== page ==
Joe Issa Supports Call to Maintain Jamaica’s Heritage Infrastructure

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Tourism guru Joe Issa, who is believed to know a thing or two about monetizing Jamaica’s heritage for the benefit of communities where they exist, has backed a call for support in maintaining the country’s heritage infrastructure.

“As a proud and respectful people we ought not to allow the one thing that distinguishes us from others, our heritage, to fall apart and eventually disappear – lost forever – with nothing to leave for the next generation.

Submitted: February 09, 2017

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Submitted: February 09, 2017

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Tourism guru Joe Issa, who is believed to know a thing or two about monetizing Jamaica’s heritage for the benefit of communities where they exist, has backed a call for support in maintaining the country’s heritage infrastructure.

“As a proud and respectful people we ought not to allow the one thing that distinguishes us from others, our heritage, to fall apart and eventually disappear – lost forever – with nothing to leave for the next generation.

“As well as for respect and preservation of our history, the maintenance of the country’s heritage infrastructure is critical in marketing the sites to the millions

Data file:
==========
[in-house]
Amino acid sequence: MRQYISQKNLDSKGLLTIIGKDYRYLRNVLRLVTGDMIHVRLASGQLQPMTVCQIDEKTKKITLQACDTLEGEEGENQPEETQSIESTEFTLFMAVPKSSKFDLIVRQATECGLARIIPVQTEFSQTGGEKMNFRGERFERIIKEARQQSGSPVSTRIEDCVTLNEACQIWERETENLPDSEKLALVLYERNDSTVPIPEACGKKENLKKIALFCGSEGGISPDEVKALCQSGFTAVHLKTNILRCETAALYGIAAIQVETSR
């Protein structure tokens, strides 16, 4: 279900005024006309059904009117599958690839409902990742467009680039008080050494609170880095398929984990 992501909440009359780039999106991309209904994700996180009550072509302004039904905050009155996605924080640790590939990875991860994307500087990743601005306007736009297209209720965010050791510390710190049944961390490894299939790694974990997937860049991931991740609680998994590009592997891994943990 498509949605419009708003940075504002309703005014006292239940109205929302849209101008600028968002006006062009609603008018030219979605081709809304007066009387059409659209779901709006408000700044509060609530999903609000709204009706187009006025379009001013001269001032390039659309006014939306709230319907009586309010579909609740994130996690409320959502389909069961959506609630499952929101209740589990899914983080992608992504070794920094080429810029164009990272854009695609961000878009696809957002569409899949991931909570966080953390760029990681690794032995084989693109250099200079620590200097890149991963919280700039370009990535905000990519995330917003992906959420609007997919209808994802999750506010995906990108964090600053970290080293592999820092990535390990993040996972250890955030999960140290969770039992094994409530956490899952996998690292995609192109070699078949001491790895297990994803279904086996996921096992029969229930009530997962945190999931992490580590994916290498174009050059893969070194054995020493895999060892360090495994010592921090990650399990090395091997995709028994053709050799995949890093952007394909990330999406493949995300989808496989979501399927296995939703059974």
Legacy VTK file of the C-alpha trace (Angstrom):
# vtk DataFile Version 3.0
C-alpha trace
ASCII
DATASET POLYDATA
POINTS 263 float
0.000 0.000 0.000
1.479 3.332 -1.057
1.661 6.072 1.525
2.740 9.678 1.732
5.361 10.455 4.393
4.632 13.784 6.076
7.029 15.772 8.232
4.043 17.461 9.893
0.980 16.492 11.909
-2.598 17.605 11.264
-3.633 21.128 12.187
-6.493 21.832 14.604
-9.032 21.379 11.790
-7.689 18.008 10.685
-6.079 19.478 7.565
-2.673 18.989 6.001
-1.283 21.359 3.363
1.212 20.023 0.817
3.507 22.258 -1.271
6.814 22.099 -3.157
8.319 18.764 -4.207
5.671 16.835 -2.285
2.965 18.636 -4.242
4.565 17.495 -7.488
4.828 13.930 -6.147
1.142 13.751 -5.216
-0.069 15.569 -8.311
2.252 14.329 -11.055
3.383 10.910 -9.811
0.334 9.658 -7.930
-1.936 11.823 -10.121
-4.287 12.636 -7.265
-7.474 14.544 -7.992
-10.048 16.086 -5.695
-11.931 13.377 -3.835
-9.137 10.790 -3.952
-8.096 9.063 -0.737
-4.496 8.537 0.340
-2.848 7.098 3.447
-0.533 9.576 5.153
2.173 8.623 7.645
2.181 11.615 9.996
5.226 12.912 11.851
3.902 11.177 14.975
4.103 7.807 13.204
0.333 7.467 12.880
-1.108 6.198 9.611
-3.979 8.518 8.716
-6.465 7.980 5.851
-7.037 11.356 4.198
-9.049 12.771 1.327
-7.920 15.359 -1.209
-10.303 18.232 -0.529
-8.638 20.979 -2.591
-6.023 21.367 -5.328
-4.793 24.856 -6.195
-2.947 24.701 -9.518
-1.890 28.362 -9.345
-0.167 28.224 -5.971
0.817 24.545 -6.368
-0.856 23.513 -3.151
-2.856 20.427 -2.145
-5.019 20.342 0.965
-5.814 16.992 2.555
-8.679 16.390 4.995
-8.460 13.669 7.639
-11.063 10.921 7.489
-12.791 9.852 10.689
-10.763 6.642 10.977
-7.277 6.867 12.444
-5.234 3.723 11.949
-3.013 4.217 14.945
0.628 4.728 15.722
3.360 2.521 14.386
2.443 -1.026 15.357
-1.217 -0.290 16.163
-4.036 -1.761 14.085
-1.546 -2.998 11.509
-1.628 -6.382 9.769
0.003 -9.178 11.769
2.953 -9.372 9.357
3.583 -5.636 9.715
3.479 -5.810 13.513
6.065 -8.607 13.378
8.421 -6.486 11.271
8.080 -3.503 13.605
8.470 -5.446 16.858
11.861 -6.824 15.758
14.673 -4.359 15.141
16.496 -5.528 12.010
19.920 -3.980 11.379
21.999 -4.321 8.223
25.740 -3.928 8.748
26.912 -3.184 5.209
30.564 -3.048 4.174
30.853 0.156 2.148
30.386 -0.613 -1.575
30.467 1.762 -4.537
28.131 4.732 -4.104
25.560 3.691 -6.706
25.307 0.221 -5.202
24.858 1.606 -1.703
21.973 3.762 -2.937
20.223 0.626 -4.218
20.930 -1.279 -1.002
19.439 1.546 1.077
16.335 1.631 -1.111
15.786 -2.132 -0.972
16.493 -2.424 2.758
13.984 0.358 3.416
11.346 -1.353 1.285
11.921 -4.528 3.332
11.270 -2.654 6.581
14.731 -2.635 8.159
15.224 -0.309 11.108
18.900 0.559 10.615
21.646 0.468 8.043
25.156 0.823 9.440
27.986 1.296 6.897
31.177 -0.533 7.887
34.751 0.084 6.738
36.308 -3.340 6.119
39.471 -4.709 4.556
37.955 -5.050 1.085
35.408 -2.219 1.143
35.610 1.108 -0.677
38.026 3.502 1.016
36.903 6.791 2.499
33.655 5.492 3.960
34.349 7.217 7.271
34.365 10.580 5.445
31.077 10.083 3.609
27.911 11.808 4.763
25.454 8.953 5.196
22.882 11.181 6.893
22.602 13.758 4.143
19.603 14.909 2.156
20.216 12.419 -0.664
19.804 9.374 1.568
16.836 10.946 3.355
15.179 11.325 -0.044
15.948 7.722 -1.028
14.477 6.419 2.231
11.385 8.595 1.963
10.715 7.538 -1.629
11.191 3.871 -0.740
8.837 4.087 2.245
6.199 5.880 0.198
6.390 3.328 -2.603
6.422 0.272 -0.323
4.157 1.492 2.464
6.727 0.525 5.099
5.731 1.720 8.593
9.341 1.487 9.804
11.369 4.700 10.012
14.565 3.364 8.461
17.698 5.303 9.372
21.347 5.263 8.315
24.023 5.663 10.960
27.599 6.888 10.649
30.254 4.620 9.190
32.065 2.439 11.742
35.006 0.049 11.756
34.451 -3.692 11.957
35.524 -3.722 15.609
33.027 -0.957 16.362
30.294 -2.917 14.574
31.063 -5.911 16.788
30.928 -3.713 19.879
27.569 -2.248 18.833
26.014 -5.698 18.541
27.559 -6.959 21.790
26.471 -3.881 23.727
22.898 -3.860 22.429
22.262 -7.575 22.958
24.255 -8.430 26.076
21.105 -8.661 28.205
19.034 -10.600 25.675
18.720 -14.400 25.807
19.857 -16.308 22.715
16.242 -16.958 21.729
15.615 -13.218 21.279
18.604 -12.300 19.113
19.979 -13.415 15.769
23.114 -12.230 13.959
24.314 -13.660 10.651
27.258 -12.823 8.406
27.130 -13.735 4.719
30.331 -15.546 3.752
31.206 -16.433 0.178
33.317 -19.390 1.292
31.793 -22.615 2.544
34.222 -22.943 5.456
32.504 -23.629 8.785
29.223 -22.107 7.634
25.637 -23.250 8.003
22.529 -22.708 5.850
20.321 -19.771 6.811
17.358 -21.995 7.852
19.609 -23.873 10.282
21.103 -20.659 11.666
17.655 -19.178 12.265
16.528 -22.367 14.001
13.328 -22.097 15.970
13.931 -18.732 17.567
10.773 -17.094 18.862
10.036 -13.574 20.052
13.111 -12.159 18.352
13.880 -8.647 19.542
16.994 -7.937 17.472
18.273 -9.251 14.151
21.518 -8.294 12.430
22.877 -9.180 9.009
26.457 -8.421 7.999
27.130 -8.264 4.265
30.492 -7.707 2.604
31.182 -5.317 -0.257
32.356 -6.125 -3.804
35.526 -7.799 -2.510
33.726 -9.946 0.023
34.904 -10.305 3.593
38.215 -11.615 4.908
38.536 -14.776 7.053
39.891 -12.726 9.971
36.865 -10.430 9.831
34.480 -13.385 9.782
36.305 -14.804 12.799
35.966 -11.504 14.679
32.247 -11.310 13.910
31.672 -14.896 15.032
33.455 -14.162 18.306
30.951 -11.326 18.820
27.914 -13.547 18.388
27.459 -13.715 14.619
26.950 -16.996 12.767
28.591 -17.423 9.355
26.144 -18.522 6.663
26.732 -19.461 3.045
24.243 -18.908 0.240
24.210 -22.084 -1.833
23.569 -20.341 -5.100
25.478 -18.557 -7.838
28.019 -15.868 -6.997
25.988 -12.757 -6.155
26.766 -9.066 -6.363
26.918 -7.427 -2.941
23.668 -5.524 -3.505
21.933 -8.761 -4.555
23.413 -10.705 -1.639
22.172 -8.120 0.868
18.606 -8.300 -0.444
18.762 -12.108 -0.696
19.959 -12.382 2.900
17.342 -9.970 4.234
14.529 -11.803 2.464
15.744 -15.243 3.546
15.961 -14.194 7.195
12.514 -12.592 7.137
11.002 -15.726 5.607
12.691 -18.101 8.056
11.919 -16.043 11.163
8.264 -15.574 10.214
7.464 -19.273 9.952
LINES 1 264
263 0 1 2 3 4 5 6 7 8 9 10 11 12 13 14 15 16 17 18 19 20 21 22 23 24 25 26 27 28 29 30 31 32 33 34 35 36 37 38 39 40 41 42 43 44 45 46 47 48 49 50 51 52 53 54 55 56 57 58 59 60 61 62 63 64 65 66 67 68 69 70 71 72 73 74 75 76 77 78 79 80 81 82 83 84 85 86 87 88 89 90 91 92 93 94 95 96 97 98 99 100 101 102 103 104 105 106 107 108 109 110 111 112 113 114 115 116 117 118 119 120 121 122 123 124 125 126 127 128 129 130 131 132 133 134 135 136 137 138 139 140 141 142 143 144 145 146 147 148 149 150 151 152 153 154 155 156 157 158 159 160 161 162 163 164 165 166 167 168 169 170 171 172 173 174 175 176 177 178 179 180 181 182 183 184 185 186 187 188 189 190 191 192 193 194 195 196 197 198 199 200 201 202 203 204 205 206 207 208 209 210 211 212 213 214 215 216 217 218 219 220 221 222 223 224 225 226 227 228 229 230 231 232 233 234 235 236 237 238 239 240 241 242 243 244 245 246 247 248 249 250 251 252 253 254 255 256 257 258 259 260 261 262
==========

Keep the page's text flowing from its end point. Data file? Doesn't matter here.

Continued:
of visitors to our shores, whose spend provides an income to residents in the immediate vicinity and even further away.

“Heritage tourism has grown over the years and today, it constitutes a very larger market…visitors travel all over the world just to experience the heritage of these countries, and we must be prepared to showcase ours.

“We have a very competitive product here, but it won’t do us any good if we don’t maintain and preserve our heritage sites…we can’t showcase nor monetize what is derelict,” says Issa, who supported the journey of the Blue and John Crow Mountains National Park to the UNESCO World Heritage Site.

Issa, in an interview, was supporting a recent call by Culture, Gender, Entertainment and Sport Minister, Olivia Grange, for stakeholders to assist the ministry in maintaining the country’s heritage sites.

The maintenance programme, which aims to ensure that the country’s heritage sites and monuments are kept in pristine condition, is to be led by the Jamaica National Heritage Trust (JNHT), which falls under the ministry.
“It is extremely important that, for our history, we preserve what is there and show the respect that we have for our heritage,” the JIS quoted Minister Grange as saying.

Among the heritage sites being targeted for maintenance are the 1907 Earthquake Monument in Bumper Hall, St Andrew and the 1912 Ward Theatre in downtown Kingston, which Issa says will join others such as Devon House, in enhancing the city’s offerings, as it responds to the recent accolade by the New York Times as the place of choice to visit in 2017.


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